“More than 80 percent of the community-based programs included a community partner, which can facilitate greater reach into a community,” said Dr. Burke. “The more you can engage the community in the benefit programs you are trying to provide, the greater the likelihood of a positive outcome.”

The analysis reinforces the value hospitals and health systems can derive from partnering with public health professionals to design their community health needs assessments and determine the best community benefit programs to address those needs, said senior author Everette James, J.D., M.B.A., professor of health policy and management in Pitt Public Health and director of Pitt’s Health Policy Institute.

“Public health researchers add methodological rigor and experience with a range of evidence-based interventions to hospital community health implementation strategies,” said Mr. James, who recently served as the 25th Pennsylvania Secretary of Health. “Our study is intended to strengthen this link between hospital programs and population health, and to provide useful information for hospitals and their public health partners as they comply with new ACA requirements.”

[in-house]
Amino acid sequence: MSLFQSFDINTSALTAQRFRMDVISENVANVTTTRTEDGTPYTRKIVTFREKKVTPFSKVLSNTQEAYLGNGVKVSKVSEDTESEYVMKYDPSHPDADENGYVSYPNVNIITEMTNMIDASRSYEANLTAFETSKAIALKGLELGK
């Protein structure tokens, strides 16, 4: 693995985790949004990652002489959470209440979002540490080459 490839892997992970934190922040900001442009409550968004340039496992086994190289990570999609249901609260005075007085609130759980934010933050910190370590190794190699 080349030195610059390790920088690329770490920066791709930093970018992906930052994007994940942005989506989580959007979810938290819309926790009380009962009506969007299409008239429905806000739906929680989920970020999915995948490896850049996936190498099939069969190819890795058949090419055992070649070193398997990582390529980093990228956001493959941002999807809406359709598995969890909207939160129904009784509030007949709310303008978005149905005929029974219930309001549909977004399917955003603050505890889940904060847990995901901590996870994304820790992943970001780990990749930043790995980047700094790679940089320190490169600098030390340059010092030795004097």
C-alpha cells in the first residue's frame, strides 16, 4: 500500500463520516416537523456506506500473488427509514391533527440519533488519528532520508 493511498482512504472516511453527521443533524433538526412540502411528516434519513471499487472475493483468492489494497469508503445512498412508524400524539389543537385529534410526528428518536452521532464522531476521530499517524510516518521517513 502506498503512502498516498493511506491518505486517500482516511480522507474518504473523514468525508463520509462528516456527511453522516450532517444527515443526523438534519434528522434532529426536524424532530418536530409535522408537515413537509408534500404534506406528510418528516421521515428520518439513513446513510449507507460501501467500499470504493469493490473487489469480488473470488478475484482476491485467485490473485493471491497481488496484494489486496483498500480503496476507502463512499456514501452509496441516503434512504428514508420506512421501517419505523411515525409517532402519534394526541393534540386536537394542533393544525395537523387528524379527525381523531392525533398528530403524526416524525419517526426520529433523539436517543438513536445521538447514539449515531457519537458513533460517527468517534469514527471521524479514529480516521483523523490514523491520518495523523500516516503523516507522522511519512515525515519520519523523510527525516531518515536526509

UPMC worked with Dr. Burke and her colleagues at Pitt Public Health and Pitt’s Health Policy Institute to conduct community health needs assessments for 13 of its hospitals, which the health system then used to guide its community benefit programs and set community health improvement goals.

Additional authors on this research include Sandra Truong, M.P.H., and Steve Albert, Ph.D., M.P.H., both of Pitt Public Health; Johanna Steenrod, M.S.G.F.A., and Christine Gibert, M.P.H., both of Pitt’s Health Policy Institute; and Barbara Folb, M.M., M.L.S., M.P.H., and Ahlam Saleh, M.L.S., both of Pitt’s Health Sciences Library System.

Funding for this research was provided by Pitt’s Health Policy Institute.

Second Annual Update on the Multidisciplinary Management of Pituitary Tumors

PITTSBURGH, Feb. 27, 2014 – The Second Annual Update on the Multidisciplinary Management of Pituitary Tumors will be held at UPMC Shadyside in Pittsburgh, Pa., on Friday, April 4, 2014.

This conference will cover the most recent advances in the diagnosis and treatment of pituitary tumors, including functioning and nonfunctioning tumors, hypopituitarism, and pituitary adenomas. The role of and advances in surgical and medical therapies for pituitary tumors, and perioperative management of pituitary tumors will also be discussed.

Who Should Attend